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A Look at Salt Keels in the Deepwater Northern GOM

Carl Fiduk

Keels in the base of salt have been observed since modern 3D seismic data shot in the deep northern Gulf of Mexico has been able to image beneath the shallow allochthonous salt canopy. The majority of these structures were the result of incomplete salt models input into the data processing. Failure to continue the base of salt interpretation (and top of salt 2 surface) down to their true levels produced artificially shallow bases. Restricting the salt models thus produced keels in the base of salt which extended below the sub-regional emplacement level of the shallow canopy but did not reflect their actual geometry. Many of these keels turned out to be feeders.

However, a subset of these structures has turned out to be true downward extensions in the base of the shallow salt canopy that do not directly connect with a deeper salt level. The size of this subset of keels range from seismic resolution limits to kilometer scale structures with corresponding offsets in the canopy’s base of salt. The origin of keel structures is incompletely understood but relates to at least two types of subsalt deformation. The first of these two types links keels to a detachment within Oligoceneto- Eocene strata. The location for detachment initiation appears to have some relationship with deeper salt structure. The second type keel-related deformation links keel formation to faults associated with extension over deep salt structures. In both cases deformation occurs after emplacement of the shallow canopy and is therefore geologically recent. Furthermore, there may be linkages to the deep salt level and/or basement that are as yet unseen.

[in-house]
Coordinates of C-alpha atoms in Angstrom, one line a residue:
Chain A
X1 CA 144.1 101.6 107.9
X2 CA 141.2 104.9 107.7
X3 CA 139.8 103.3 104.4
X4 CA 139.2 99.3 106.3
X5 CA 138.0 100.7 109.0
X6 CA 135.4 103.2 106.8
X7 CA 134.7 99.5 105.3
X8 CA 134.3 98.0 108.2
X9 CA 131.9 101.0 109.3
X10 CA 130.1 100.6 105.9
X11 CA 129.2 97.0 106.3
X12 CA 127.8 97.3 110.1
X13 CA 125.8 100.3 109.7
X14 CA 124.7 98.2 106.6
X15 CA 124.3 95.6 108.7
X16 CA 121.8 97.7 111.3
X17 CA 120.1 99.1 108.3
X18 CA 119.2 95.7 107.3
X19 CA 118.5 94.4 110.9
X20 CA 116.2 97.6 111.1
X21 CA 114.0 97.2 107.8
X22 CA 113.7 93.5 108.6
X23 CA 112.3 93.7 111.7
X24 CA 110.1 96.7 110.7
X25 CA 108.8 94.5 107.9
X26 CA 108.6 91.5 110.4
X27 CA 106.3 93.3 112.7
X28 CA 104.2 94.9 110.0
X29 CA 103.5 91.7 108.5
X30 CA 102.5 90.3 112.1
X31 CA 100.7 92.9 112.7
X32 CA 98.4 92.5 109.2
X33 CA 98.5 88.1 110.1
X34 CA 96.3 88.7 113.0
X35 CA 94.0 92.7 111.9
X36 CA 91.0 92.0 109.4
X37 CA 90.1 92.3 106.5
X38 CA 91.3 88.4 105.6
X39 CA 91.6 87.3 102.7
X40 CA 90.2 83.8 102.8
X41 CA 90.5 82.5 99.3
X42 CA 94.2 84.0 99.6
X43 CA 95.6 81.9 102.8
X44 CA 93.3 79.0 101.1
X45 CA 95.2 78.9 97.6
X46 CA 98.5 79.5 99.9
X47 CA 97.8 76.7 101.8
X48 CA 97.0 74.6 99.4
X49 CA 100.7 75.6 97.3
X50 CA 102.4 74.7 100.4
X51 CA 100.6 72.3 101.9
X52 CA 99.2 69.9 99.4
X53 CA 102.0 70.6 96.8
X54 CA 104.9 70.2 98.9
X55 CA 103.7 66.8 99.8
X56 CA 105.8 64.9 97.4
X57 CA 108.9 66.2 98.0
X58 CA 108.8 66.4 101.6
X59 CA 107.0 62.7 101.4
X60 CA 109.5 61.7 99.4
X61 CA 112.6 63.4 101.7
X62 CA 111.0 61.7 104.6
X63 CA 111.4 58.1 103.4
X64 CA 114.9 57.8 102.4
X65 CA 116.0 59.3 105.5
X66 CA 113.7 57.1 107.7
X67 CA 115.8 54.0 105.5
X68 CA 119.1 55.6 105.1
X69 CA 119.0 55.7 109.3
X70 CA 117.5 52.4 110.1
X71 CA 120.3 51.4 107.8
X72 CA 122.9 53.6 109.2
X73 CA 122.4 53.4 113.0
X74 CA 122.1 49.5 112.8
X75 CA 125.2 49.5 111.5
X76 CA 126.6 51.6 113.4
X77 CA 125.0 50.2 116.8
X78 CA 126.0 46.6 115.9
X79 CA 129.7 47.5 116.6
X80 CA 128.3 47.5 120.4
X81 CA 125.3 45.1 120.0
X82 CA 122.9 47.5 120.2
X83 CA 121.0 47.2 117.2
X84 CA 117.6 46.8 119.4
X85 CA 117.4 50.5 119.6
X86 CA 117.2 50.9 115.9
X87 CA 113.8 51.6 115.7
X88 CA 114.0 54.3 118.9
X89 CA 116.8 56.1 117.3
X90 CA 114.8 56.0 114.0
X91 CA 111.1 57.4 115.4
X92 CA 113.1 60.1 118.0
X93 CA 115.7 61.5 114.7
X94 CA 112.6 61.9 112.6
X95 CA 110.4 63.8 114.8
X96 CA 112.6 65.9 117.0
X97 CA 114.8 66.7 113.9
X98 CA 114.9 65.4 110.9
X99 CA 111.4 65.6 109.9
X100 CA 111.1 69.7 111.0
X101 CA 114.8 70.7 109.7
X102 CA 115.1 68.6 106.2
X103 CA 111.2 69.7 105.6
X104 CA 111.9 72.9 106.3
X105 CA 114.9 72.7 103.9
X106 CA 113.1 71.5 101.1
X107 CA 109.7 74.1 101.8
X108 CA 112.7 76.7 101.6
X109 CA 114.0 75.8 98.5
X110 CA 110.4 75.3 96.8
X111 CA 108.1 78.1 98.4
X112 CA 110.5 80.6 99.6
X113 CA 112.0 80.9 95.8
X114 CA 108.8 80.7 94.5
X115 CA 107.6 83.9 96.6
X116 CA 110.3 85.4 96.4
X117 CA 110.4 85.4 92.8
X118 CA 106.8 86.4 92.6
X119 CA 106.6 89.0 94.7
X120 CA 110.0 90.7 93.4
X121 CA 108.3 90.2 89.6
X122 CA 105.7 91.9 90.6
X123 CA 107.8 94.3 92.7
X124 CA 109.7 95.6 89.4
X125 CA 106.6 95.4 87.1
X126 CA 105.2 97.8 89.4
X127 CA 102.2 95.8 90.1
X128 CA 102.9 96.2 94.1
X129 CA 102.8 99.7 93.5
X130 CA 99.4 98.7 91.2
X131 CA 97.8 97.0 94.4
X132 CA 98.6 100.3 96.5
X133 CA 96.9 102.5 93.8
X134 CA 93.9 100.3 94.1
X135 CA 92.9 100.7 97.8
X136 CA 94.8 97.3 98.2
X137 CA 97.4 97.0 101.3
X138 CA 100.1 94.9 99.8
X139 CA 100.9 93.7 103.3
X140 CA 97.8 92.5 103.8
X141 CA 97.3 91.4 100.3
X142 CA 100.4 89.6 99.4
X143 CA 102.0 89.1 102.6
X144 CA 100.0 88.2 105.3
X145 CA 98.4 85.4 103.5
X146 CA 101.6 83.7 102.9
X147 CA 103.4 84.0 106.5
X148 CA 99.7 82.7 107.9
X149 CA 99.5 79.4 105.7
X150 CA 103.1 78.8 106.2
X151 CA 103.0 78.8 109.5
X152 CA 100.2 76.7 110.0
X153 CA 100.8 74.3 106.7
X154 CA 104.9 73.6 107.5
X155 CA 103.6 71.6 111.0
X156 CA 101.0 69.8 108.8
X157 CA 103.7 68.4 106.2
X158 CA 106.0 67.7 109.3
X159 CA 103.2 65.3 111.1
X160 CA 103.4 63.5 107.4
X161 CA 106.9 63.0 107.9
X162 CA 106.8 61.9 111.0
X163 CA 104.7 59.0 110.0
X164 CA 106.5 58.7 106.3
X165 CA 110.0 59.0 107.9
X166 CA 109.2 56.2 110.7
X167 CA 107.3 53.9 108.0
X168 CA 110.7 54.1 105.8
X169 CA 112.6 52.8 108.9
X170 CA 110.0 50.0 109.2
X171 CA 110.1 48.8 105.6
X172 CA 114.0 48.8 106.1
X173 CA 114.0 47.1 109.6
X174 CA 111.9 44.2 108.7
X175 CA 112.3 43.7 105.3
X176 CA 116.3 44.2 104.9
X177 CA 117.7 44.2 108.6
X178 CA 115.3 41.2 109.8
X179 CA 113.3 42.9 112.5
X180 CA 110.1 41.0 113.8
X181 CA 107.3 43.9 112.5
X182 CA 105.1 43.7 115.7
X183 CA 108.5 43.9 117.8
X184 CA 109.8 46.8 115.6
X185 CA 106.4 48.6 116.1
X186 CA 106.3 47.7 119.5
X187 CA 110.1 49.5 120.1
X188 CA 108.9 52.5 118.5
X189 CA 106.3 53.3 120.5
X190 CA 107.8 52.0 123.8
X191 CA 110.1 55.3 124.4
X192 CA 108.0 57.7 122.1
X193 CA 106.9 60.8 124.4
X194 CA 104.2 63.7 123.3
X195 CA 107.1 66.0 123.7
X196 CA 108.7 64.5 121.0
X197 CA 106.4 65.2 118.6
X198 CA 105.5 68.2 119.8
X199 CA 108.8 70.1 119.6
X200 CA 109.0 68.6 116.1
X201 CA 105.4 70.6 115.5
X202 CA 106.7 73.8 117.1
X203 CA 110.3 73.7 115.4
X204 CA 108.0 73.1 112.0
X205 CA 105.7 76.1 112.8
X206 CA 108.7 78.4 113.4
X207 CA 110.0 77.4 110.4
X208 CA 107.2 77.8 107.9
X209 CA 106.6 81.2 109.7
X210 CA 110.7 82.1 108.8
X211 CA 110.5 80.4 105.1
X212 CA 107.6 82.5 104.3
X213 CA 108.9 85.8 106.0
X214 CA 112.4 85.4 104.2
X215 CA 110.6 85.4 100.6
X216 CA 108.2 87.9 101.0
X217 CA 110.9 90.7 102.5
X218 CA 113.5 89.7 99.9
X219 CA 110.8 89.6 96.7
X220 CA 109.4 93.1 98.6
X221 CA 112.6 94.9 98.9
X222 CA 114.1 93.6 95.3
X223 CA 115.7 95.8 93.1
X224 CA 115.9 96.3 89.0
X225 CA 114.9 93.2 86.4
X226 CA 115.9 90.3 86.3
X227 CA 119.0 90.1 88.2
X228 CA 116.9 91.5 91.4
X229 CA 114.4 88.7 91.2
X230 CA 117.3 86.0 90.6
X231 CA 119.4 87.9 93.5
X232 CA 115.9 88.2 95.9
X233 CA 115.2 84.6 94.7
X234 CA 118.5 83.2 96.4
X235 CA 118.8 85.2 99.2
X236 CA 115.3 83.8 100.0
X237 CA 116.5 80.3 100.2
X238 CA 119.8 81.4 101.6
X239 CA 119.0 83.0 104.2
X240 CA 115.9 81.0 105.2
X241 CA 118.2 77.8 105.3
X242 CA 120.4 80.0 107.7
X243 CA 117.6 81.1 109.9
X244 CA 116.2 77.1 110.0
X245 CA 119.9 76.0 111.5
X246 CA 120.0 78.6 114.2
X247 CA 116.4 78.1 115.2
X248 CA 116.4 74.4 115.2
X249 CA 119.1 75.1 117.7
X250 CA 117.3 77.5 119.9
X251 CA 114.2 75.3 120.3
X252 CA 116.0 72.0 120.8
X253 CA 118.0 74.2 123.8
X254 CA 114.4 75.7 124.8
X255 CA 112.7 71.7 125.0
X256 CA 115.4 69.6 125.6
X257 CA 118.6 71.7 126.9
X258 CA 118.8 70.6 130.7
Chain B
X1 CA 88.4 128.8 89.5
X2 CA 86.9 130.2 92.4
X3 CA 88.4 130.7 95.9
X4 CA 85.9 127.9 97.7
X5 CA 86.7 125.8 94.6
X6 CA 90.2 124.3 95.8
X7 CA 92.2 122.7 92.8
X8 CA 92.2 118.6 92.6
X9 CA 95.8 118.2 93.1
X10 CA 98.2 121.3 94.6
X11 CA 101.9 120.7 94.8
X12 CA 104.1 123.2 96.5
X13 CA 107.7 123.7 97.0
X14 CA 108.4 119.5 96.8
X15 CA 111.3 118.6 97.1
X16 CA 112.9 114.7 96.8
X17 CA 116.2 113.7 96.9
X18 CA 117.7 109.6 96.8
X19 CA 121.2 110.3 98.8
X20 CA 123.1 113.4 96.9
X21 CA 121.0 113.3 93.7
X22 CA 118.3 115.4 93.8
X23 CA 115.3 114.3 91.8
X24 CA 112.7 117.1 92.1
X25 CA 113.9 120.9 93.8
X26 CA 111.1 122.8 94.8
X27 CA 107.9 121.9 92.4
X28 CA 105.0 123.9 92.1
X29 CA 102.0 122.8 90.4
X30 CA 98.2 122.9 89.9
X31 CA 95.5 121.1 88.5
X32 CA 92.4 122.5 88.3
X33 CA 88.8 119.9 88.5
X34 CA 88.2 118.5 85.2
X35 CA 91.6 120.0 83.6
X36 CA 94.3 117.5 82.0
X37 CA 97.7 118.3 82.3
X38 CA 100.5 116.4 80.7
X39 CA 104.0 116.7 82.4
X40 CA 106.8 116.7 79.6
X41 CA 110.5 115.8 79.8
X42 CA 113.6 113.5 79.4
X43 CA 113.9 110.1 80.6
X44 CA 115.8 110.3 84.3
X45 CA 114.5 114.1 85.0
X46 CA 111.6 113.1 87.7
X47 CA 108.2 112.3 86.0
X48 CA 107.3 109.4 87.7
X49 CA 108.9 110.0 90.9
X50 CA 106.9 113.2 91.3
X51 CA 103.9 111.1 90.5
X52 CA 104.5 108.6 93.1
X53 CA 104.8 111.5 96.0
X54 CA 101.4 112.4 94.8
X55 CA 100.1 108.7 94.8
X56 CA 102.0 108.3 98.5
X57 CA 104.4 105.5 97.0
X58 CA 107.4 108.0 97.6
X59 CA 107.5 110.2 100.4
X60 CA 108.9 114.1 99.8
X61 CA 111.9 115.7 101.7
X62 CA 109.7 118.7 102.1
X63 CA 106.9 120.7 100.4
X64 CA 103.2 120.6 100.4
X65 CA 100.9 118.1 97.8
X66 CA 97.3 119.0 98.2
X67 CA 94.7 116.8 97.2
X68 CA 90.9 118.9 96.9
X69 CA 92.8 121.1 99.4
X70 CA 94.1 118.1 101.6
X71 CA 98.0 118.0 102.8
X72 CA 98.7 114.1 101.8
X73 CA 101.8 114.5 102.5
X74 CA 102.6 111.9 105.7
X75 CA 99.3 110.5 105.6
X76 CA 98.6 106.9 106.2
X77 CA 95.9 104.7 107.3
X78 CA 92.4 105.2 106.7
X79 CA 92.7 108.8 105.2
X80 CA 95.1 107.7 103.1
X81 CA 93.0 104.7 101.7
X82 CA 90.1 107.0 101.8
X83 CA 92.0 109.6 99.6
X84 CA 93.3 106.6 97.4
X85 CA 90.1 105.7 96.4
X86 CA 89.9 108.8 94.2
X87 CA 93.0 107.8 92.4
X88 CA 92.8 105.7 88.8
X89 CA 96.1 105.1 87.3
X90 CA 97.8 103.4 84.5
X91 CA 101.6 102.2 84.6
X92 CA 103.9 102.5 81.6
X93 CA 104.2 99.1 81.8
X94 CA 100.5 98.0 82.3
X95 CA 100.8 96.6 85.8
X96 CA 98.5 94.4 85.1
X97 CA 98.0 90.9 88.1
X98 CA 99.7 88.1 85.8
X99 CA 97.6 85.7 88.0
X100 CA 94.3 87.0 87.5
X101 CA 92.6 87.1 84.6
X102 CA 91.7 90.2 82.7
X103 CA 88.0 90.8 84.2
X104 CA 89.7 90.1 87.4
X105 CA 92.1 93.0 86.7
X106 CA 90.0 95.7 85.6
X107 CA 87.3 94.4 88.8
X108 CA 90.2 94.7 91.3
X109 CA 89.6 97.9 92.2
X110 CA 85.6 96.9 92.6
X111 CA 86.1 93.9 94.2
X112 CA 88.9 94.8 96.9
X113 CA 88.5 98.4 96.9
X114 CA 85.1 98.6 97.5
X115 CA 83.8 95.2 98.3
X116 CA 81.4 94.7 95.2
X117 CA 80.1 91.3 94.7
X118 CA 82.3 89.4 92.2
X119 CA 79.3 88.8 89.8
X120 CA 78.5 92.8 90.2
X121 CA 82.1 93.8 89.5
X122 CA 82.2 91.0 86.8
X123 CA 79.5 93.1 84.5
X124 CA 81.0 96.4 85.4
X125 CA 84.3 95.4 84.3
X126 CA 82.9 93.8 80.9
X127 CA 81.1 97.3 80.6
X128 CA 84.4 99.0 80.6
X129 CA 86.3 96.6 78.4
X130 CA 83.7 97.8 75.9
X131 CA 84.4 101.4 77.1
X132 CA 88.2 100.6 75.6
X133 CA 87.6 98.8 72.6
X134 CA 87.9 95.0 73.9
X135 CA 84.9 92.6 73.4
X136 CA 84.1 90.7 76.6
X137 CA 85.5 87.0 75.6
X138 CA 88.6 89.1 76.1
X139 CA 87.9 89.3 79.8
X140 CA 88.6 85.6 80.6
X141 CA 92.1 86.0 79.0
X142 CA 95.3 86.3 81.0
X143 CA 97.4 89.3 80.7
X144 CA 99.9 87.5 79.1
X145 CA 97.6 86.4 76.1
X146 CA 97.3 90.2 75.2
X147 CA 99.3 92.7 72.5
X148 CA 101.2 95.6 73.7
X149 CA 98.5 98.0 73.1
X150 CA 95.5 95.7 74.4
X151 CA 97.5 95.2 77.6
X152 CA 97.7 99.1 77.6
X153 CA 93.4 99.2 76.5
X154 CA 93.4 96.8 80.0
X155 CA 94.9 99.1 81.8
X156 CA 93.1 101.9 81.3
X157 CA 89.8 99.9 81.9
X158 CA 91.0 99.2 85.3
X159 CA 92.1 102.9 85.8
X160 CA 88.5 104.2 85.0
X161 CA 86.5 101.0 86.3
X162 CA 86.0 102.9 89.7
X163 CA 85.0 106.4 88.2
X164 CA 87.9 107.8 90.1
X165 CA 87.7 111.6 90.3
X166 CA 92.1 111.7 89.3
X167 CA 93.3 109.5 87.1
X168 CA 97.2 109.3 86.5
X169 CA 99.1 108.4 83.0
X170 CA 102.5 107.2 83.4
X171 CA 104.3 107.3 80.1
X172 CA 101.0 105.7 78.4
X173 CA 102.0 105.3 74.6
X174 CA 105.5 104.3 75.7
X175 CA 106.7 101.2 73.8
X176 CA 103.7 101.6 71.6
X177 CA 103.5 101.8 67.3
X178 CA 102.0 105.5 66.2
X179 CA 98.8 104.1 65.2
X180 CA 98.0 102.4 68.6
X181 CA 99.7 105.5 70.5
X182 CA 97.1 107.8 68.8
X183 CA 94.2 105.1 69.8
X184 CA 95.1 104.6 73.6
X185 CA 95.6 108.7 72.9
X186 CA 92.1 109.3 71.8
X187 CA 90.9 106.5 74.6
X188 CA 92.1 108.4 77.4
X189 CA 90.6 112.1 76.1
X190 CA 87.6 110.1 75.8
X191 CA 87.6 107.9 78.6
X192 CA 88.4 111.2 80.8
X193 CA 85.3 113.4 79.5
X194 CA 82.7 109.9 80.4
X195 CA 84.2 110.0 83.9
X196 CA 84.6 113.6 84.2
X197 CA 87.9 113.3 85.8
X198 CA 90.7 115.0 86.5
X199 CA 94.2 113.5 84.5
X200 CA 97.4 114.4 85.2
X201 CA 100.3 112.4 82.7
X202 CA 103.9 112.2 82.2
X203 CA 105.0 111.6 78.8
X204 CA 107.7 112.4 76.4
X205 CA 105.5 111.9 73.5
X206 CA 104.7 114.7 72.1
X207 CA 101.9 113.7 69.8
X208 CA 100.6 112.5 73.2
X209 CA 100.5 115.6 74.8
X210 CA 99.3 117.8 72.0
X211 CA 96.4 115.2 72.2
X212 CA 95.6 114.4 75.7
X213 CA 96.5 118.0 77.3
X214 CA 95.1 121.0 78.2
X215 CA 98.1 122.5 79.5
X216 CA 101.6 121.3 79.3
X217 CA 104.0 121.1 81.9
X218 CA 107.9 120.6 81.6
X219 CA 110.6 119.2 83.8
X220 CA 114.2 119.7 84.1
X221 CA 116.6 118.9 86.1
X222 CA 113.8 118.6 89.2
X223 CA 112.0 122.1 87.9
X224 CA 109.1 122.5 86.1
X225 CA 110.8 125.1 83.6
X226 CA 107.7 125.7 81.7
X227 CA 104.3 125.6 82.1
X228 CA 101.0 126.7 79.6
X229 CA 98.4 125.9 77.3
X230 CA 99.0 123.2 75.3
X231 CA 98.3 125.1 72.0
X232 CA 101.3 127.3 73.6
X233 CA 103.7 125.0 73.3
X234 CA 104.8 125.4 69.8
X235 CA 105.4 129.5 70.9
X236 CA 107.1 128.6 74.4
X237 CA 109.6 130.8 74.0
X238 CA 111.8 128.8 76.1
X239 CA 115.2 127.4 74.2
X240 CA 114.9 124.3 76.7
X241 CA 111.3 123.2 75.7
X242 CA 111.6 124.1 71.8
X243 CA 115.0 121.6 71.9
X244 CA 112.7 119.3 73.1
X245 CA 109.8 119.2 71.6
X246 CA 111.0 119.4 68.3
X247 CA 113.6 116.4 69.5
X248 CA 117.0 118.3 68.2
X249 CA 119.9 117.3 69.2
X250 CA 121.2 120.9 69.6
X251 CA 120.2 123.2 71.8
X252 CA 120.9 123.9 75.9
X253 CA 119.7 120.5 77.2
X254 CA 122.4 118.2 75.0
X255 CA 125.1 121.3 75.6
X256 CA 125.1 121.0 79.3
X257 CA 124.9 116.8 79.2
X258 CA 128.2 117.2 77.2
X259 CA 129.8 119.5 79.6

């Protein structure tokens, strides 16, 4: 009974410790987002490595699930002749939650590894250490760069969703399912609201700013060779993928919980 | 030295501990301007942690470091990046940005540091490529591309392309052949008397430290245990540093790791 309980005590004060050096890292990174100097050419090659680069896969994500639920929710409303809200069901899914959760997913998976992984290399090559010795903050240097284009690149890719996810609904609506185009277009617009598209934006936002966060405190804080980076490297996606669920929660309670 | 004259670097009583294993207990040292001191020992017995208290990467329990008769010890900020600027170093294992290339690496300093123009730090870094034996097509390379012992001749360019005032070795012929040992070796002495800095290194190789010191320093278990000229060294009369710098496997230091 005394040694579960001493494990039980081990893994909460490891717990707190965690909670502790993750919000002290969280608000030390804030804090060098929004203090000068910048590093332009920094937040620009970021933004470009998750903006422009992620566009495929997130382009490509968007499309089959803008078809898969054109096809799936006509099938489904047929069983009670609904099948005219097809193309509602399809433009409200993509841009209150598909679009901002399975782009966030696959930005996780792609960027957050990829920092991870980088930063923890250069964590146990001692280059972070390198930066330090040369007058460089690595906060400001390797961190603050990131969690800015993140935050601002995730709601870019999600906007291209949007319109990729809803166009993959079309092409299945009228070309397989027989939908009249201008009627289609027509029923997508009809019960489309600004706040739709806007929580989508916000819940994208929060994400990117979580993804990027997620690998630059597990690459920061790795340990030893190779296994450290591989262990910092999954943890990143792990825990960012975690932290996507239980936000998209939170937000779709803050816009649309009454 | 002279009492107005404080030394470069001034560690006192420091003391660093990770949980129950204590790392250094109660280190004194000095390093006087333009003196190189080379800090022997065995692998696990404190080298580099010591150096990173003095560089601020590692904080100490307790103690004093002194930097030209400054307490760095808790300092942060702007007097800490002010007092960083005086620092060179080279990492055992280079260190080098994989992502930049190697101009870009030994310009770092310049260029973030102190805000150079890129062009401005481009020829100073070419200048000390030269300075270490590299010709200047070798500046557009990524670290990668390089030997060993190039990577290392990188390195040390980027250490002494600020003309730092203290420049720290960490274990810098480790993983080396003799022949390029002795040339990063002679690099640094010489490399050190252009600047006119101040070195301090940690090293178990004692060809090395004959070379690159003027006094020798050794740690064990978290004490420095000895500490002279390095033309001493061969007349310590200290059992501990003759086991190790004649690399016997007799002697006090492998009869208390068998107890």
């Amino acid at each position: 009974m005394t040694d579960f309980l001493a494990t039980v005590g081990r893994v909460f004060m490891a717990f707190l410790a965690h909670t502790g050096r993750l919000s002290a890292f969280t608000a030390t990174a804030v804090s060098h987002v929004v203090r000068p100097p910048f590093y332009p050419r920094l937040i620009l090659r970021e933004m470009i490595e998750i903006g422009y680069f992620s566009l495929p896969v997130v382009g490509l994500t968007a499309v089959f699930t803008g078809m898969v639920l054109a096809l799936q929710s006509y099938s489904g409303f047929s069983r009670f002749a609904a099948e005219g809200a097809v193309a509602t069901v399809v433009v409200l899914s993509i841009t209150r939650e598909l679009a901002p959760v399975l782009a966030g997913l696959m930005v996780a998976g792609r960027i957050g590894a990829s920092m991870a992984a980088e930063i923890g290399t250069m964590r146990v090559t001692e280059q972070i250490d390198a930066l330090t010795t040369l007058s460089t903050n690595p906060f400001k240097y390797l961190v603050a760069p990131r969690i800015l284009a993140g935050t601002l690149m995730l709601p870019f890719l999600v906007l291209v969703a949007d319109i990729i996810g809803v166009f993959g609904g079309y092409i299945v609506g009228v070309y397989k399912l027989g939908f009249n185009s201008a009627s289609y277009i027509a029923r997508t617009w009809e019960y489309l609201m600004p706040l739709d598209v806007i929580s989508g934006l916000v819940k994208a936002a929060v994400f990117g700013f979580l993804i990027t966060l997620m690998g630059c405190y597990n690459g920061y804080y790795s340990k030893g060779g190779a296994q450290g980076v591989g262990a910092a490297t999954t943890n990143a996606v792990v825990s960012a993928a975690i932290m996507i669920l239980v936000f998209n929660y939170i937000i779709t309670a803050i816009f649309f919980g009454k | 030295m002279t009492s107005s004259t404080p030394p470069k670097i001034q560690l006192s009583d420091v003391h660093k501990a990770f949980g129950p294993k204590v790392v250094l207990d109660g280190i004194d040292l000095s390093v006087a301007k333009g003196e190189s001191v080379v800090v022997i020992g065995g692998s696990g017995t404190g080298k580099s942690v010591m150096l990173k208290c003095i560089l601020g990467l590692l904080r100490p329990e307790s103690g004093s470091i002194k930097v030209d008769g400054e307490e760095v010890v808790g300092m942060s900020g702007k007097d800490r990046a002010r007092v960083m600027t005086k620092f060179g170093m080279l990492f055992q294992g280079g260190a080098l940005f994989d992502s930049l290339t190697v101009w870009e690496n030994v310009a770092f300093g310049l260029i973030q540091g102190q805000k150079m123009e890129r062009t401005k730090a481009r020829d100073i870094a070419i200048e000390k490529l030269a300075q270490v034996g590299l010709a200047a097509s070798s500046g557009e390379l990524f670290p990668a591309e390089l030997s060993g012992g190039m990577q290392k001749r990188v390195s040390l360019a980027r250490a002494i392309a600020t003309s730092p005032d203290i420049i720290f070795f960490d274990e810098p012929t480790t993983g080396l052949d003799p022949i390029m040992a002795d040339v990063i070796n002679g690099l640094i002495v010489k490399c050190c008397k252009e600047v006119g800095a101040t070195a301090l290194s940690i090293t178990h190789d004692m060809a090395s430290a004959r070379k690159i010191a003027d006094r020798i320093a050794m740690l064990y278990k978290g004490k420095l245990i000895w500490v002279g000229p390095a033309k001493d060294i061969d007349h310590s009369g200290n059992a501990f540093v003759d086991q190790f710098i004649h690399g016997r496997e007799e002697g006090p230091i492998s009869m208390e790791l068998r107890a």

AAPG Search and Discovery Article #90158©2012 GCAGS and GC-SEPM 6nd Annual Convention, Austin, Texas, 21-24 October 2012